Lisa Murkowski defeats Tea Party to win Senate race
Alaska Senator Lisa Murkowski has won re-election, defeating a Republican candidate backed by the Tea Party.
Ms Murkowski was defeated in August for the party nomination by Joe Miller, who had been endorsed by ex-Governor Sarah Palin.
Ms Murkowski told supporters to write her name on the ballot, and is the first candidate to win a so-called write-in bid for Senate since 1954.
Officials said she was ahead by 10,000 votes with only 700 left to count.
Failed ballot challenges
The result comes after weeks of hand counting, and legal squabbling and manoeuvring by Mr Miller's camp, which sought to challenge ballots in which Ms Murkowski's name was misspelled or unclear.
The election was held on 2 November.
It was unclear whether Mr Miller would continue pressing his challenging in court. In recent weeks many lawyers who had travelled to Alaska for the fight have departed.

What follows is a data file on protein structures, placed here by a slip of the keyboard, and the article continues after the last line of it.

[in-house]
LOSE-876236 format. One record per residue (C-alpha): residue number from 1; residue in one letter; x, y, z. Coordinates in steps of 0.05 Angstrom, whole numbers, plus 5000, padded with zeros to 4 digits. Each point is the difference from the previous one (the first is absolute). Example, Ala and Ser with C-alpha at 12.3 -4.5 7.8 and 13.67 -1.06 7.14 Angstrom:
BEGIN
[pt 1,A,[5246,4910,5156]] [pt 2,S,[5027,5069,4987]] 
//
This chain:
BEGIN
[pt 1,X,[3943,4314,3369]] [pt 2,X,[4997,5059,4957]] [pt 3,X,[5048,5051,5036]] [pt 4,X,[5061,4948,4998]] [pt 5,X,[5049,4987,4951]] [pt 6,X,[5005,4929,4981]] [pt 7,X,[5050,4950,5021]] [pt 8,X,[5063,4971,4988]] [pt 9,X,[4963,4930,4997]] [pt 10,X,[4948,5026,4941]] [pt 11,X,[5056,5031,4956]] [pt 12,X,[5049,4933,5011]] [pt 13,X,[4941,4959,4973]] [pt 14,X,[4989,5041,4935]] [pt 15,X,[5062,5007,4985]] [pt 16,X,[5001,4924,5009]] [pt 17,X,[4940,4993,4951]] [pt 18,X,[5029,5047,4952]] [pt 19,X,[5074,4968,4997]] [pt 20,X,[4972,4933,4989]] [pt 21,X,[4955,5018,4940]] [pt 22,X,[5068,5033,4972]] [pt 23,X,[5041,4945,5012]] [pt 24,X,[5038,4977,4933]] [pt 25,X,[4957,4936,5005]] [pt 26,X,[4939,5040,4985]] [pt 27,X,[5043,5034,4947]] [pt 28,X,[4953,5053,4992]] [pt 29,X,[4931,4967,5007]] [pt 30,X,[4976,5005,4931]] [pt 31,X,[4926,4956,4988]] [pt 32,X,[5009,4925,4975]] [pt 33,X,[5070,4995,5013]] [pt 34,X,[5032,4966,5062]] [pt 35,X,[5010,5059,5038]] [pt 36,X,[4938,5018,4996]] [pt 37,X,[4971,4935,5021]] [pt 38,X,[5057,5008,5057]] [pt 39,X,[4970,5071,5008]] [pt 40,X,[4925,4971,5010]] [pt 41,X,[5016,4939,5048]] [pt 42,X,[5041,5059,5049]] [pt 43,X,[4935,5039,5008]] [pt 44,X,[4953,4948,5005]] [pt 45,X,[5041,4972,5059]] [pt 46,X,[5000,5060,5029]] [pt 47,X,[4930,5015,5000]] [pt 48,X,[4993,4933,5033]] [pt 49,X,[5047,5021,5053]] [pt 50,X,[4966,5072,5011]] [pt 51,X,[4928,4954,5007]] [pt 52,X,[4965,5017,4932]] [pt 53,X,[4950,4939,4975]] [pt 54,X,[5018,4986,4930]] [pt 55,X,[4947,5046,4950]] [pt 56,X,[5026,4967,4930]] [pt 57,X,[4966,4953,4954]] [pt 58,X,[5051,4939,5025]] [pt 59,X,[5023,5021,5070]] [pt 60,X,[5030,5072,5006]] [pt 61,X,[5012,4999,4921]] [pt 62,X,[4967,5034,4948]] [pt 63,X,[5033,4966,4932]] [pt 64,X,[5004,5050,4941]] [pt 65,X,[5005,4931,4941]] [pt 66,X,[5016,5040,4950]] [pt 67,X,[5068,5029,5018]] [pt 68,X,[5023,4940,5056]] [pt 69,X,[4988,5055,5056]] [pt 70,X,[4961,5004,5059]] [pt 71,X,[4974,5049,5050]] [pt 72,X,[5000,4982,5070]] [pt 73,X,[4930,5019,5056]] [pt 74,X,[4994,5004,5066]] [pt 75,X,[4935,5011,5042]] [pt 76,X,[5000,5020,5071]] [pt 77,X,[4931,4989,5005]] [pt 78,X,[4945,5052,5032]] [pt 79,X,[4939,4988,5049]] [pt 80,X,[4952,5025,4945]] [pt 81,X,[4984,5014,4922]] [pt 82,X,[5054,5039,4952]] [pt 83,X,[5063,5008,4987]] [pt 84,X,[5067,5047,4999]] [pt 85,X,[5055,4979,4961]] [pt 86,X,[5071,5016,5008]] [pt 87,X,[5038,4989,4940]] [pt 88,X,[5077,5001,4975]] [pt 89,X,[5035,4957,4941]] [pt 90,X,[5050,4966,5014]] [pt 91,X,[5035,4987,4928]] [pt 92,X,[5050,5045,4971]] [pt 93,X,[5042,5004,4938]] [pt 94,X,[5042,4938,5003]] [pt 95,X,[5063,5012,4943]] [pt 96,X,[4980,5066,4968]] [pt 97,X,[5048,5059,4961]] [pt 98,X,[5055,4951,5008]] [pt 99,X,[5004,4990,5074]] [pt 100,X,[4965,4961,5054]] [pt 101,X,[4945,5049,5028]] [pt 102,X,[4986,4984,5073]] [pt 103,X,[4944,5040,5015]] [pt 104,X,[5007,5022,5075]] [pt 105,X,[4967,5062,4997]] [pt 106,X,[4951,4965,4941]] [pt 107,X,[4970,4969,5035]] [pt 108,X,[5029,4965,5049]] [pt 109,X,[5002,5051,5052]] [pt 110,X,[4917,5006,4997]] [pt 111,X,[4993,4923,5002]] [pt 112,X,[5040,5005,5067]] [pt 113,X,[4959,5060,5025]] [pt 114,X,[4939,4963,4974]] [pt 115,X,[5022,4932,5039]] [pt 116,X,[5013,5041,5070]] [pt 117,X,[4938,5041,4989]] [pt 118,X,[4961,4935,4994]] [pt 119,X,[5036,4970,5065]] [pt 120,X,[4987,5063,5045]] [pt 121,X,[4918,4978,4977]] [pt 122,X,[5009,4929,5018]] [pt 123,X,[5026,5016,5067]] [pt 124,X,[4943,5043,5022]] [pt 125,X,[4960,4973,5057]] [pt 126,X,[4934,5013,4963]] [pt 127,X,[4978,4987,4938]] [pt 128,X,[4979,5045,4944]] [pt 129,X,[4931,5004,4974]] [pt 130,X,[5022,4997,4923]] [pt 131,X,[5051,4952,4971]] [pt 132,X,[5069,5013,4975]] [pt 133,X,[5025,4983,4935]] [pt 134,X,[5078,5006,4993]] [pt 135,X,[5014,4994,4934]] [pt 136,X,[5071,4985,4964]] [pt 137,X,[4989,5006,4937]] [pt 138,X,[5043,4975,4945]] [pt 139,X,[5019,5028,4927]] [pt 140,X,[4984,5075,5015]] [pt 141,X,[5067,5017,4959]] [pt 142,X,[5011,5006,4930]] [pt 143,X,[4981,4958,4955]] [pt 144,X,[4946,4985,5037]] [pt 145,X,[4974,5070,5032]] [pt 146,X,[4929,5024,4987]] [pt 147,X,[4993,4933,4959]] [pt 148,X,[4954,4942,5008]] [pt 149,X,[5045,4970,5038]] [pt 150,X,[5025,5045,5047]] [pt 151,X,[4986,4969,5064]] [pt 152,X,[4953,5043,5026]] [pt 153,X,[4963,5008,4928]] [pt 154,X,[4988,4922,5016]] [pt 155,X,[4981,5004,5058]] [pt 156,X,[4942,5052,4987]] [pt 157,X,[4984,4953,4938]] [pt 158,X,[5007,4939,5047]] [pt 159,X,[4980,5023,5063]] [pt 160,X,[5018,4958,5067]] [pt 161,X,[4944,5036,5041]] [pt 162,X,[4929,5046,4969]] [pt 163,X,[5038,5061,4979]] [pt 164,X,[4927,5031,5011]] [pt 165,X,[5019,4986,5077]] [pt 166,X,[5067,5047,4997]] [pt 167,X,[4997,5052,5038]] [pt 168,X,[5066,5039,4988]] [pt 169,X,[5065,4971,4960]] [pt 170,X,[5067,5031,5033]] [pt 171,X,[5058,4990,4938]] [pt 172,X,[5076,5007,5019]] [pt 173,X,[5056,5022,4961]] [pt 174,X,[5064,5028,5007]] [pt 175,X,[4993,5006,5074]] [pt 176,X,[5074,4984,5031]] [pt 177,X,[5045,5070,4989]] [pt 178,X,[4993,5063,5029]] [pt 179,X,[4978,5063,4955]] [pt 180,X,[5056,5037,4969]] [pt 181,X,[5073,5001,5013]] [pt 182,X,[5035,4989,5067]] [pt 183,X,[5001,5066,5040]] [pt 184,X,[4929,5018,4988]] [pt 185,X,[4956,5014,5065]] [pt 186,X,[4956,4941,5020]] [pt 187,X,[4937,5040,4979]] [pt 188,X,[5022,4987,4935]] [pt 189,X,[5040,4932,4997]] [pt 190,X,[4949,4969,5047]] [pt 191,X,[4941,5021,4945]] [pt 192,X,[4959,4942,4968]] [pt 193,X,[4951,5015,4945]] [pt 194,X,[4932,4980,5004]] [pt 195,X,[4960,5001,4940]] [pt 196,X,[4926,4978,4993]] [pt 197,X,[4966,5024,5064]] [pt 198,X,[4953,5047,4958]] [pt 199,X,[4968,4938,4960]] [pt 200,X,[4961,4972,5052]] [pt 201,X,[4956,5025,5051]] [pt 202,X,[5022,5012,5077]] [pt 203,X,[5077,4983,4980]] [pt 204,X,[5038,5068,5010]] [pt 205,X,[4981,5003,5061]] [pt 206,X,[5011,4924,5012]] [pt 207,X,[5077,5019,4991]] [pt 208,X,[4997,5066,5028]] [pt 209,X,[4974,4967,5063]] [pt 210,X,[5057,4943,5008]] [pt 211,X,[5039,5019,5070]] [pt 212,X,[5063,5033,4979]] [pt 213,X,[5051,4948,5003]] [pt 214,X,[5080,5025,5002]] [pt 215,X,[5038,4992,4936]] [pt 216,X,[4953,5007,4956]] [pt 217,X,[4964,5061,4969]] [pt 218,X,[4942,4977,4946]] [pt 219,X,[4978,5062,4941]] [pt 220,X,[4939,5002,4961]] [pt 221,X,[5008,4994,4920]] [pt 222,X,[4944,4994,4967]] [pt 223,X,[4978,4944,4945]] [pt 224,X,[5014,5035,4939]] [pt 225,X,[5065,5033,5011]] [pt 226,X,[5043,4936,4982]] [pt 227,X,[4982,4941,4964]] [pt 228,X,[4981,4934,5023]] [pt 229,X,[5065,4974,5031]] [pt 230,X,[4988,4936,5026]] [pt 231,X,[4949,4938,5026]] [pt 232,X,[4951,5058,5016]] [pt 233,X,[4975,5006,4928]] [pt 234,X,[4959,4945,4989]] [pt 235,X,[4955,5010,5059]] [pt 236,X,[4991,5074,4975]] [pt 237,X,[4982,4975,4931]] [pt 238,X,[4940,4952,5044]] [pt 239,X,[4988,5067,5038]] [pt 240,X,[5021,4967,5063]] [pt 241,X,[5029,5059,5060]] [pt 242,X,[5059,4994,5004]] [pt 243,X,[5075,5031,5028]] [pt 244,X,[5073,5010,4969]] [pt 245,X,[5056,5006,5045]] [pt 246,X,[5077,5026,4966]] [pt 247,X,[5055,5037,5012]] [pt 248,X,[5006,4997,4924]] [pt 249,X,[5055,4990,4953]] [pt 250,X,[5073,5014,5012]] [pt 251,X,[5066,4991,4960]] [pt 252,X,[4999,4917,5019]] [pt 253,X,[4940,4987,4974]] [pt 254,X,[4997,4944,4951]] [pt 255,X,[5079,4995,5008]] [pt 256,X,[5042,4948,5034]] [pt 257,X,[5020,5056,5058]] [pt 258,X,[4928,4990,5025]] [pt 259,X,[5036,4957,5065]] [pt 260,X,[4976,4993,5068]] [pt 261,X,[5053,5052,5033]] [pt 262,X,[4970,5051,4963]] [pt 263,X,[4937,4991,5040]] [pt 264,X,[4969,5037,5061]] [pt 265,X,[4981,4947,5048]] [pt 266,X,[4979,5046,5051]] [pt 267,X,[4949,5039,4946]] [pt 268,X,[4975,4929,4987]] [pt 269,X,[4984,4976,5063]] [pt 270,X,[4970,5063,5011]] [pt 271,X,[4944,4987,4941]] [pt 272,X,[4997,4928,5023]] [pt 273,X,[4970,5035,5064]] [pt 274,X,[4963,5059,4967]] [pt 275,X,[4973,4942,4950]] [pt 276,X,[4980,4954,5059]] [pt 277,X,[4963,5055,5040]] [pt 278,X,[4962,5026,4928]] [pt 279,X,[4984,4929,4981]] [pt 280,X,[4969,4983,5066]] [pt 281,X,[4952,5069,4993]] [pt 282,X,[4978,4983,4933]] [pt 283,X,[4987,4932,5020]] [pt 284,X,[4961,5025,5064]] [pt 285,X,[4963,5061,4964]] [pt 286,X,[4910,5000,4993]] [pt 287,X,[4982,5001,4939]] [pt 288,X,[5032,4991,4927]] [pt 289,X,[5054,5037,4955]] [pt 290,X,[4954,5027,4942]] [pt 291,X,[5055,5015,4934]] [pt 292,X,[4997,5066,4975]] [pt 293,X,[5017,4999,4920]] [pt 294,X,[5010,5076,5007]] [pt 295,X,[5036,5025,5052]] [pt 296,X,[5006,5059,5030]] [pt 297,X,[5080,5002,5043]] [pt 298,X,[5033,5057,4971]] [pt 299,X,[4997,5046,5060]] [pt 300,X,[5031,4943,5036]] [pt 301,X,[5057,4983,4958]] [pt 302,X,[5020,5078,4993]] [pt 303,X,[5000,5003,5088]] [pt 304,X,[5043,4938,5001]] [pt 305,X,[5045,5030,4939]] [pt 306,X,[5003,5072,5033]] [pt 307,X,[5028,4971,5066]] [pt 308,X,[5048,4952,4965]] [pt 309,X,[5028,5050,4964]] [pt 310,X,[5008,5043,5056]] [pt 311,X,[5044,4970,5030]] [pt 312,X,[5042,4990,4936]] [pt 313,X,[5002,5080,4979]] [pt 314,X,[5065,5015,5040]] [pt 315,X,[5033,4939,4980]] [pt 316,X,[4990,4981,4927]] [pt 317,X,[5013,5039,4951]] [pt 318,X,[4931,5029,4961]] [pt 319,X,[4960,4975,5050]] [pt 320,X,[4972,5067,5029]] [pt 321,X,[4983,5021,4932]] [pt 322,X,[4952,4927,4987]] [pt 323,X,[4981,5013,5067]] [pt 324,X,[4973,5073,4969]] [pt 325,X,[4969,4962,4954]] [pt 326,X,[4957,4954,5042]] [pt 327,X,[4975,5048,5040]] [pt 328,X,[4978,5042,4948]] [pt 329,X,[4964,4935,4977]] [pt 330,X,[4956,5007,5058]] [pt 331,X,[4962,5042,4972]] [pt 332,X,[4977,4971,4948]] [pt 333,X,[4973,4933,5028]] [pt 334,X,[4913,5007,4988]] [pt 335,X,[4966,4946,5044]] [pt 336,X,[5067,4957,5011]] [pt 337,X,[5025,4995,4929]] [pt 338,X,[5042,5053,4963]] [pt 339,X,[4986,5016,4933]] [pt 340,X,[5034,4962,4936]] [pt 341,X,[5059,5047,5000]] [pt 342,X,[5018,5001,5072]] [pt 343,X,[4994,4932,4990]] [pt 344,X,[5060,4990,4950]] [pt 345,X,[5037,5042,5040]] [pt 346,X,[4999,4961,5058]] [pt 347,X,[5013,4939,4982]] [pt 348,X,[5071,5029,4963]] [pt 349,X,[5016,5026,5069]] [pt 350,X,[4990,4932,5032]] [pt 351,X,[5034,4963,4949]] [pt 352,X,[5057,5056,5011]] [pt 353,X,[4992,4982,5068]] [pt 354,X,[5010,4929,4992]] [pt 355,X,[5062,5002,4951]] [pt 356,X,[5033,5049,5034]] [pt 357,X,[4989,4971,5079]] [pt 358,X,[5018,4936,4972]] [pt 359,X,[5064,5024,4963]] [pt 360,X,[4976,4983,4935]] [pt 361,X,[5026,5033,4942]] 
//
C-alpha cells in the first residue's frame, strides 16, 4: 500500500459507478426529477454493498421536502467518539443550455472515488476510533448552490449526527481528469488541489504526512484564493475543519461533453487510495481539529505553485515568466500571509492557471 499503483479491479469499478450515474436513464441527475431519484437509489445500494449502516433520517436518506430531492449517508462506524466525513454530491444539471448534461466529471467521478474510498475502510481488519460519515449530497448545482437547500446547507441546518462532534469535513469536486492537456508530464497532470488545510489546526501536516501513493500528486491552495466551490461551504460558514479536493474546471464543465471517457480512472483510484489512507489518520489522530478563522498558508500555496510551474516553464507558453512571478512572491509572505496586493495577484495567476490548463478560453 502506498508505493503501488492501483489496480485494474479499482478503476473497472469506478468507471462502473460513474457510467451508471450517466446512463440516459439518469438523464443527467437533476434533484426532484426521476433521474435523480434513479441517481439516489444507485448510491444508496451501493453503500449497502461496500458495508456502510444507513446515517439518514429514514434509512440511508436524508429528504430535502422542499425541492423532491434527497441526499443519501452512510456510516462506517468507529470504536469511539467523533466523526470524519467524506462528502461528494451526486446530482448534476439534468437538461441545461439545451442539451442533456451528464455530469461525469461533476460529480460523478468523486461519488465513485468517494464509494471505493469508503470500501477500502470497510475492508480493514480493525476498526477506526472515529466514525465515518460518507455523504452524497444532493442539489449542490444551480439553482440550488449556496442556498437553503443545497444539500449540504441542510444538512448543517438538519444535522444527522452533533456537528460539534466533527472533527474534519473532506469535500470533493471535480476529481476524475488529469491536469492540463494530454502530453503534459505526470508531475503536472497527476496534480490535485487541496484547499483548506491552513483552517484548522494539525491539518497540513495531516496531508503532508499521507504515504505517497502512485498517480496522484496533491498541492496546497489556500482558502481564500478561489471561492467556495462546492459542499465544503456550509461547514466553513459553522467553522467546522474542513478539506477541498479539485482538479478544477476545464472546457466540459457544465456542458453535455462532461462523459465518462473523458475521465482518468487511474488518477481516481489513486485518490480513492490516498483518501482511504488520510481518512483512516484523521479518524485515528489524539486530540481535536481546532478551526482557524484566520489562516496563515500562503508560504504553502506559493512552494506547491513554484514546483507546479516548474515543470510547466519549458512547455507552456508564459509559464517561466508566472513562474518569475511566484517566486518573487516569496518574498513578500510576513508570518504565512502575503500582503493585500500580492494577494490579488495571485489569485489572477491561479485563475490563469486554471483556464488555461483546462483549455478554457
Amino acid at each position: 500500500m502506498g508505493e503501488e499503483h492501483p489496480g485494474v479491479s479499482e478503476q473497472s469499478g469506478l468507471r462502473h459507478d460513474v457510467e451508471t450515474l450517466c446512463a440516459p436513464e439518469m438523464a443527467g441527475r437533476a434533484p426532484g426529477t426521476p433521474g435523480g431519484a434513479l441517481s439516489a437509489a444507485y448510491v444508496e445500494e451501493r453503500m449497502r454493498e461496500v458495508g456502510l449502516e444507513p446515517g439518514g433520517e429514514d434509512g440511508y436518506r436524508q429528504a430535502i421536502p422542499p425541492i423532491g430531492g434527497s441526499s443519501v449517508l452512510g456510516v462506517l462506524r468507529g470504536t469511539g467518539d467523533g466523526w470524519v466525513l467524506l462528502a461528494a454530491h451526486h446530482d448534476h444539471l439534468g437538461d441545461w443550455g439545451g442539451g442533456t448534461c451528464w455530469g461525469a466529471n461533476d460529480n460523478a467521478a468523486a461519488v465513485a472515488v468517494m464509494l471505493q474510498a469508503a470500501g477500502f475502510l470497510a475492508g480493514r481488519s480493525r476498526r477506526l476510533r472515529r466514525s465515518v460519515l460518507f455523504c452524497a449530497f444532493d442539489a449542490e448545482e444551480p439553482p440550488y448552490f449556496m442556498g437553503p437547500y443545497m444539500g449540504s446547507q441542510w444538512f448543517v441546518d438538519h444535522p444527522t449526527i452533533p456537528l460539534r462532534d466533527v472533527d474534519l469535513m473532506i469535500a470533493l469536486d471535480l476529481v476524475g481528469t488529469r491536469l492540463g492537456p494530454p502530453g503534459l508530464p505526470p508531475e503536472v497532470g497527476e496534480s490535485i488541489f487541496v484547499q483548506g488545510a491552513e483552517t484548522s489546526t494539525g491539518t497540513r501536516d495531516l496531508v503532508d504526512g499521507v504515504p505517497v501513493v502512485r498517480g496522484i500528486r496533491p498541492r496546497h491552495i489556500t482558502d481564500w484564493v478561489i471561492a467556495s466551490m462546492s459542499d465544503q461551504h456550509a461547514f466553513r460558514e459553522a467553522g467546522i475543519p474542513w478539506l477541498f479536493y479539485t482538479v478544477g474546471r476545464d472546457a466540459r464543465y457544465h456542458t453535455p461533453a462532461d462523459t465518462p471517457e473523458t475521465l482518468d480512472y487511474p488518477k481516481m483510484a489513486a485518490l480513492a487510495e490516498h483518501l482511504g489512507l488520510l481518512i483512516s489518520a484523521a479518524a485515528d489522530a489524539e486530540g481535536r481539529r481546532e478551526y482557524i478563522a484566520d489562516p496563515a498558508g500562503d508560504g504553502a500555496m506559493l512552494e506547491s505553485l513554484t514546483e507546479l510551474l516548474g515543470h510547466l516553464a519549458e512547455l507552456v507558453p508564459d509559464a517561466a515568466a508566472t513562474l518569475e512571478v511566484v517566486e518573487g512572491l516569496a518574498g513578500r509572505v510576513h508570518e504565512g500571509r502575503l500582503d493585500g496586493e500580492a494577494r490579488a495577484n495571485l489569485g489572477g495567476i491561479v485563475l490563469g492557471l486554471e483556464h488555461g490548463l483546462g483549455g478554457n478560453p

Analysts have described her victory as a rebuke for Ms Palin, the 2008 Republican vice-presidential candidate and Tea Party figurehead. She has been openly at odds with Ms Murkowski since defeating her father Frank Murkowski to win the state governorship in 2006.
The defeat shows Ms Palin's endorsement could not even deliver a victory in her home state, which votes heavily Republican, analysts said.
Mr Miller, a lawyer, former judge and former US Army officer, rode a surge of anti-incumbent Tea Party enthusiasm to win the August Republican party primary.
But his campaign subsequently suffered from revelations that as a government lawyer he had been disciplined for improperly using government computers for partisan political purposes.
Later, private security guards working for his campaign handcuffed a journalist who was asking questions he had refused to answer.
Meanwhile, Ms Murkowski, chastened by her surprise primary defeat, launched an energetic write-in campaign that included songs instructing supporters on the proper spelling of her name.
The last senator to win a write-in campaign was Strom Thurmond in 1954.